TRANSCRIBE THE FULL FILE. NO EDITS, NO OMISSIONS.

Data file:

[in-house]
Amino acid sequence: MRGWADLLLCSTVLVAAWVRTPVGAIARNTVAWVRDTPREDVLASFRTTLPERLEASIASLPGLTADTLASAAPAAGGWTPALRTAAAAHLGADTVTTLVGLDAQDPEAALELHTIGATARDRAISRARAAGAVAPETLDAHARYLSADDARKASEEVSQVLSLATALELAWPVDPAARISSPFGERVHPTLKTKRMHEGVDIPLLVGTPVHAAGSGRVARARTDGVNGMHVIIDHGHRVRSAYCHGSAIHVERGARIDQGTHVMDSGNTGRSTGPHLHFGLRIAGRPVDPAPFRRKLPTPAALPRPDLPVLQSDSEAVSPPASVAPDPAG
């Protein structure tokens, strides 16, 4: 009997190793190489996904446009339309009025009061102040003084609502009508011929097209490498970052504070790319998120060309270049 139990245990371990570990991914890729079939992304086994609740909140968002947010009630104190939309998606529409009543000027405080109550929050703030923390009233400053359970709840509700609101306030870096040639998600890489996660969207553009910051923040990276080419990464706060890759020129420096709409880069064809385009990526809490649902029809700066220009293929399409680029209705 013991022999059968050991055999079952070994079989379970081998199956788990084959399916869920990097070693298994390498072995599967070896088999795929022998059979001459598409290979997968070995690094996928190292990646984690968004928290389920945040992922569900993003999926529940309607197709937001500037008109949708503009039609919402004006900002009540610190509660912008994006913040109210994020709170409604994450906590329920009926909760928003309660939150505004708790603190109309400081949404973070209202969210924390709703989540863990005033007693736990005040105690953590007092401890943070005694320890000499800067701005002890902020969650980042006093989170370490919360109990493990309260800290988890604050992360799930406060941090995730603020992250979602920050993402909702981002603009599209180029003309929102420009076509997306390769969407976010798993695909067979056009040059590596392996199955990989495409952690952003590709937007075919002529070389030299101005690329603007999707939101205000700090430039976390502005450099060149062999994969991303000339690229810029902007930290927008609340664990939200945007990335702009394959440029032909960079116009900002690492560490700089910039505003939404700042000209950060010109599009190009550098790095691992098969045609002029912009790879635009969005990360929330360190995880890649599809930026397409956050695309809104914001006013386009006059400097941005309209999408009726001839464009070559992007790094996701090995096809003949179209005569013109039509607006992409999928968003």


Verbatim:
[in-house]
Amino acid sequence: MRGWADLLLCSTVLVAAWVRTPVGAIARNTVAWVRDTPREDVLASFRTTLPERLEASIASLPGLTADTLASAAPAAGGWTPALRTAAAAHLGADTVTTLVGLDAQDPEAALELHTIGATARDRAISRARAAGAVAPETLDAHARYLSADDARKASEEVSQVLSLATALELAWPVDPAARISSPFGERVHPTLKTKRMHEGVDIPLLVGTPVHAAGSGRVARARTDGVNGMHVIIDHGHRVRSAYCHGSAIHVERGARIDQGTHVMDSGNTGRSTGPHLHFGLRIAGRPVDPAPFRRKLPTPAALPRPDLPVLQSDSEAVSPPASVAPDPAG
């Protein structure tokens, strides 16, 4: 009997190793190489996904446009339309009025009061102040003084609502009508011929097209490498970052504070790319998120060309270049 139990245990371990570990991914890729079939992304086994609740909140968002947010009630104190939309998606529409009543000027405080109550929050703030923390009233400053359970709840509700609101306030870096040639998600890489996660969207553009910051923040990276080419990464706060890759020129420096709409880069064809385009990526809490649902029809700066220009293929399409680029209705 013991022999059968050991055999079952070994079989379970081998199956788990084959399916869920990097070693298994390498072995599967070896088999795929022998059979001459598409290979997968070995690094996928190292990646984690968004928290389920945040992922569900993003999926529940309607197709937001500037008109949708503009039609919402004006900002009540610190509660912008994006913040109210994020709170409604994450906590329920009926909760928003309660939150505004708790603190109309400081949404973070209202969210924390709703989540863990005033007693736990005040105690953590007092401890943070005694320890000499800067701005002890902020969650980042006093989170370490919360109990493990309260800290988890604050992360799930406060941090995730603020992250979602920050993402909702981002603009599209180029003309929102420009076509997306390769969407976010798993695909067979056009040059590596392996199955990989495409952690952003590709937007075919002529070389030299101005690329603007999707939101205000700090430039976390502005450099060149062999994969991303000339690229810029902007930290927008609340664990939200945007990335702009394959440029032909960079116009900002690492560490700089910039505003939404700042000209950060010109599009190009550098790095691992098969045609002029912009790879635009969005990360929330360190995880890649599809930026397409956050695309809104914001006013386009006059400097941005309209999408009726001839464009070559992007790094996701090995096809003949179209005569013109039509607006992409999928968003």